The Eastern Cape’s Addo Elephant National Park is unsurprisingly most famous for the over 600 elephants that roam its thick bushveld and plains. In fact, this reserve can proudly boast about being home to the highest density of elephants on earth.
But there’s more to see than the roaming herds of gentle giants. The 1 640 km² malaria-free national park is also home to the Big Five, over 13 species of antelope and other species such as the elusive cheetah and rare African Wild Dog.
The park is ranked third in size after the Kruger National Park and the Kgalagadi Transfrontier Park. However, understanding how the park is split up is an adventure in itself. It’s divided into six squiggly areas which, in some cases (Colchester and Woody Cape), are not joined. The areas are defined as Darlington, Kabouga, Zuurberg, Addo Main Camp, Colchester and Woody Cape. Most travellers think of Addo Main Camp and Colchester – home to the elephant population and Big Five – when they’re referring to Addo.
Day visitors, as well as overnight visitors are welcome. Most of the tourist roads in the park are tarred and, if not, are of a good gravel standard.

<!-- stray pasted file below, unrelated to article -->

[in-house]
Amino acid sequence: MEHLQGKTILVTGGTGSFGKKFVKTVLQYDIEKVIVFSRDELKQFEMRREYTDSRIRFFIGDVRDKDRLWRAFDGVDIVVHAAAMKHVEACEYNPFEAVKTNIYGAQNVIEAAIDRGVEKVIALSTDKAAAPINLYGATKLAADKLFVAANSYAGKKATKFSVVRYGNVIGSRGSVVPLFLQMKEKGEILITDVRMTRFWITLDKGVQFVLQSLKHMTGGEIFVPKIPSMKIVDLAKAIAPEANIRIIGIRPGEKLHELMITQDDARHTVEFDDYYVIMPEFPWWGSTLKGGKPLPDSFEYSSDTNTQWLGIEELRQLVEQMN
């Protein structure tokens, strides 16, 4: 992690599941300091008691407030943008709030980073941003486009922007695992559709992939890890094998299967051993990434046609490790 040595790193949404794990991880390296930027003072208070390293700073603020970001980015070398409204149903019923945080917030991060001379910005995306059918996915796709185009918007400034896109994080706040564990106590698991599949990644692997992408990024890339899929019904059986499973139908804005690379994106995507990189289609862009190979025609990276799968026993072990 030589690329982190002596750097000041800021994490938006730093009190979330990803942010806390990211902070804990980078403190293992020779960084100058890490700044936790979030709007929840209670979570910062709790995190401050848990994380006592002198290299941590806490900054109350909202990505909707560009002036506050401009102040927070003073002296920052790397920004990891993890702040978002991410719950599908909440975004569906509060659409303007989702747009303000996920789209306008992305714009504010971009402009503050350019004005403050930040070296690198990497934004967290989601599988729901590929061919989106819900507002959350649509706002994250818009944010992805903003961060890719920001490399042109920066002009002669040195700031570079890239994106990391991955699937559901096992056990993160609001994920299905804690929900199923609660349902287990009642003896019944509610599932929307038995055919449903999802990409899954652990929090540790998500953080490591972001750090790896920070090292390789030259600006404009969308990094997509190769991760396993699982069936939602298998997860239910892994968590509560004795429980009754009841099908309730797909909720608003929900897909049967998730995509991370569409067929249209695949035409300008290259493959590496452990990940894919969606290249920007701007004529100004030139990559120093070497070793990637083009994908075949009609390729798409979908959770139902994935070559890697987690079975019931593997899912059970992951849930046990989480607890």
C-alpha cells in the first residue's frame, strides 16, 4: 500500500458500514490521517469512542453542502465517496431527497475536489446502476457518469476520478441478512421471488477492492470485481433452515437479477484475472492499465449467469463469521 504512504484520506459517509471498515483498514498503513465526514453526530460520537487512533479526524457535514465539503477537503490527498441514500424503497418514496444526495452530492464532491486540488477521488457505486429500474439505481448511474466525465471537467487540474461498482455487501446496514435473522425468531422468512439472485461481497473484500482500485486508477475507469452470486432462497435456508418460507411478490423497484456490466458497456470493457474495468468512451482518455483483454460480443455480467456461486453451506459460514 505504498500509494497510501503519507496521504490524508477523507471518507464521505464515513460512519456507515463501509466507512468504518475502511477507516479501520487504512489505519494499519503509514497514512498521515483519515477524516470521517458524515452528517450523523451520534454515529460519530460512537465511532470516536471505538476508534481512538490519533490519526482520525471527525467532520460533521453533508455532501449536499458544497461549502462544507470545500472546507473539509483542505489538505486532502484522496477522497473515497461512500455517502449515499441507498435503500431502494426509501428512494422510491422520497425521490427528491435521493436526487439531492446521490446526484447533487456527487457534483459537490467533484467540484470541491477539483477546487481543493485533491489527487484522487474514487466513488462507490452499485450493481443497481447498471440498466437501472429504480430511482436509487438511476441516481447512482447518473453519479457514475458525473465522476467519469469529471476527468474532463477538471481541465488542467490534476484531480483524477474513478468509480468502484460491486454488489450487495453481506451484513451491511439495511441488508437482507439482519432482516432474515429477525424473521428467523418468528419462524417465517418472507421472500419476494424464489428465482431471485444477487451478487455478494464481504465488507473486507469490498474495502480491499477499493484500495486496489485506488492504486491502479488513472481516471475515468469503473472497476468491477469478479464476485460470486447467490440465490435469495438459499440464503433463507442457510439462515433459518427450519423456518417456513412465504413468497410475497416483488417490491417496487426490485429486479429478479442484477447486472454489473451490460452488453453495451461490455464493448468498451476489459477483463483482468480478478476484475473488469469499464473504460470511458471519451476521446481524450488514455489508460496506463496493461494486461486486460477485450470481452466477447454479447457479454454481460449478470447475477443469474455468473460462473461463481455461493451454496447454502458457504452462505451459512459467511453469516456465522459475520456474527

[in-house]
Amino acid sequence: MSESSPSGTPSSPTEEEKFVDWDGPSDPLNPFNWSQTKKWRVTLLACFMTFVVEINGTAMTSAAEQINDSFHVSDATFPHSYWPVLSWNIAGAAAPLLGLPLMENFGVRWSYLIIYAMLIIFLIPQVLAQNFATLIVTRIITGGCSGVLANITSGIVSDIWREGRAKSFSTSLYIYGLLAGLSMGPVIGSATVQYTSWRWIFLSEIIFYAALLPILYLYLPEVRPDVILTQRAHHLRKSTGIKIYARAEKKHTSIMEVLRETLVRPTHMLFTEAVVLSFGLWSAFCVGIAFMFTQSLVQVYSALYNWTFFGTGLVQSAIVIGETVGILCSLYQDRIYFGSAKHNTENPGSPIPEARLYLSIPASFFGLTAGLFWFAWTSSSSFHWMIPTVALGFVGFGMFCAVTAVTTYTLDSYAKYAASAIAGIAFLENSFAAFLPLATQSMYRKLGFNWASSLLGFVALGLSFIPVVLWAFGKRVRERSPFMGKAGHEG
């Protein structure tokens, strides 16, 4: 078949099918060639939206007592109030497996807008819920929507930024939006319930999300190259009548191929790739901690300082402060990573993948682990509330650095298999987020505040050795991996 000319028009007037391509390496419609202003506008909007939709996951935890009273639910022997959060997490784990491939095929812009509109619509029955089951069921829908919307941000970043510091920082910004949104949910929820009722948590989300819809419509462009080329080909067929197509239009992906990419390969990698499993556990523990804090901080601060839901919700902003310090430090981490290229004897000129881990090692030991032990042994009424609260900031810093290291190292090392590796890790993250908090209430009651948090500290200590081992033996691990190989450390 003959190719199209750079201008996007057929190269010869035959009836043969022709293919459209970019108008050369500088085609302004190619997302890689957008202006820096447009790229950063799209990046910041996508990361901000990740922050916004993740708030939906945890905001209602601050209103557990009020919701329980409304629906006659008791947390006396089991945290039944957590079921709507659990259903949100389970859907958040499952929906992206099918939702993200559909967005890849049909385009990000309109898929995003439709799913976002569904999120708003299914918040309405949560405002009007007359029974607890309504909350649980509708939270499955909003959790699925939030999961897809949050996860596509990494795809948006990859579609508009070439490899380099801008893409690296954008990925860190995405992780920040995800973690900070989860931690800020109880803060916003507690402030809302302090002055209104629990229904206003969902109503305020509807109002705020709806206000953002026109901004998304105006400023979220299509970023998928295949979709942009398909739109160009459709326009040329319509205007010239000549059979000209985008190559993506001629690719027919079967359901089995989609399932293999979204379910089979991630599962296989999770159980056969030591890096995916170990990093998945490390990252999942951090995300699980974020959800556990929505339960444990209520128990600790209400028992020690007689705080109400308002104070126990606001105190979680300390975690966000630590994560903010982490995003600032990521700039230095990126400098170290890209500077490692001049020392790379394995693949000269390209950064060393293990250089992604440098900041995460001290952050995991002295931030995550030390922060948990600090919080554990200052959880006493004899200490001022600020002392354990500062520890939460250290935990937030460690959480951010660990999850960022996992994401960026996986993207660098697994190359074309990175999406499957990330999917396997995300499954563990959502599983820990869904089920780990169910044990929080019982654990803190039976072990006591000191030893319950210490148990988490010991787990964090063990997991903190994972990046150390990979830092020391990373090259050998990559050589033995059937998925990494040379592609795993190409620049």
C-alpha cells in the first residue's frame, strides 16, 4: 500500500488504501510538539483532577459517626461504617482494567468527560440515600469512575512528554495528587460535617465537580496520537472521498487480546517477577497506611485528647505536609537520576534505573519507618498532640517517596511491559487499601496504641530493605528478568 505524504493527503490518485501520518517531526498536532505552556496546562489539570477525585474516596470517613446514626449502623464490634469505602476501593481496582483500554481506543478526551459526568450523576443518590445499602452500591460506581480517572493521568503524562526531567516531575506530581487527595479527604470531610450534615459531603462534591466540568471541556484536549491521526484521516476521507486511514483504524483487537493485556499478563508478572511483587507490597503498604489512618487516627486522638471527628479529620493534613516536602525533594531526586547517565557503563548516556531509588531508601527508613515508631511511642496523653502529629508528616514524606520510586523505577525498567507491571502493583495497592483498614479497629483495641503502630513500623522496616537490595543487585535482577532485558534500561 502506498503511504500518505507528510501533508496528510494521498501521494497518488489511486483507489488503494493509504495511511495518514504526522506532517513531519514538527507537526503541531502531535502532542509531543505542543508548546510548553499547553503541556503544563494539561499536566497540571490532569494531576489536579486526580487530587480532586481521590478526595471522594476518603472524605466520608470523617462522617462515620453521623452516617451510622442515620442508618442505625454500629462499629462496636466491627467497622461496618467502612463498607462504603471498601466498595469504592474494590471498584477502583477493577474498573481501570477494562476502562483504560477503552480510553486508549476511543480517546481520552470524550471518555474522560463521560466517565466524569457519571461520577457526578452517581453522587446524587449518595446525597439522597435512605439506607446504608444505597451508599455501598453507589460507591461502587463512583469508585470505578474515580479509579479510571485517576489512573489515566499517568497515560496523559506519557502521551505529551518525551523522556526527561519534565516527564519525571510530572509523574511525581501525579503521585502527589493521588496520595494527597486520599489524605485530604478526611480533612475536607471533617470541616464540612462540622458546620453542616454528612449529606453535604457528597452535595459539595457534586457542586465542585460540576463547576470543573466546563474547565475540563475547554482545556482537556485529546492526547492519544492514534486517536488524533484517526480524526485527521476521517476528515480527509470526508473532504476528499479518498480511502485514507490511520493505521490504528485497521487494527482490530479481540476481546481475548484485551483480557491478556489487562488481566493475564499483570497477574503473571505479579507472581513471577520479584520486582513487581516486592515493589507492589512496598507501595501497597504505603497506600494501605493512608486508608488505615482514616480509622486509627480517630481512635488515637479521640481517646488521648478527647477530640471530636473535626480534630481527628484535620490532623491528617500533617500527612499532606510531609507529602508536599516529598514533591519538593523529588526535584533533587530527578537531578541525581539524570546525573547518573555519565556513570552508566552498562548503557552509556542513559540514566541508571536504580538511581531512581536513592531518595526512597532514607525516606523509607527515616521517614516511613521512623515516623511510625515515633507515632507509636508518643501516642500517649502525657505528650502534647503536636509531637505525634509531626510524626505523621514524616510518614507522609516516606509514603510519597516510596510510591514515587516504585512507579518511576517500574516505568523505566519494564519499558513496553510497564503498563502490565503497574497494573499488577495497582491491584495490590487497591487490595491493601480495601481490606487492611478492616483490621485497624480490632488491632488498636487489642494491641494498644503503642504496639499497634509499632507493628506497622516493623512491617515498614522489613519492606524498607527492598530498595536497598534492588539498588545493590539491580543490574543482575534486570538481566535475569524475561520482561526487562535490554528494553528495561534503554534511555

Visitors from Johannesburg, Cape Town and Durban can fly into Port Elizabeth, serviced by most South African airlines. It’s just over an hour’s drive from the airport to the Addo Main Camp and there are entrance gates dotted all over, so be sure to check which is the nearest gate for the section of the park you’re visiting.
There are useful maps on the SANParks’ website here: https://www.sanparks.org/parks/addo/tourism/map.php.
What to do in Addo Elephant National Park
While elephants may be the main feature at the Addo Elephant National Park, visitors can also view a number of other wildlife, including South Africa’s Big Five. There are also hiking and 4×4 trails for the explorer.
Where to stay in Addo Elephant National Park
Where to eat in Addo Elephant National Park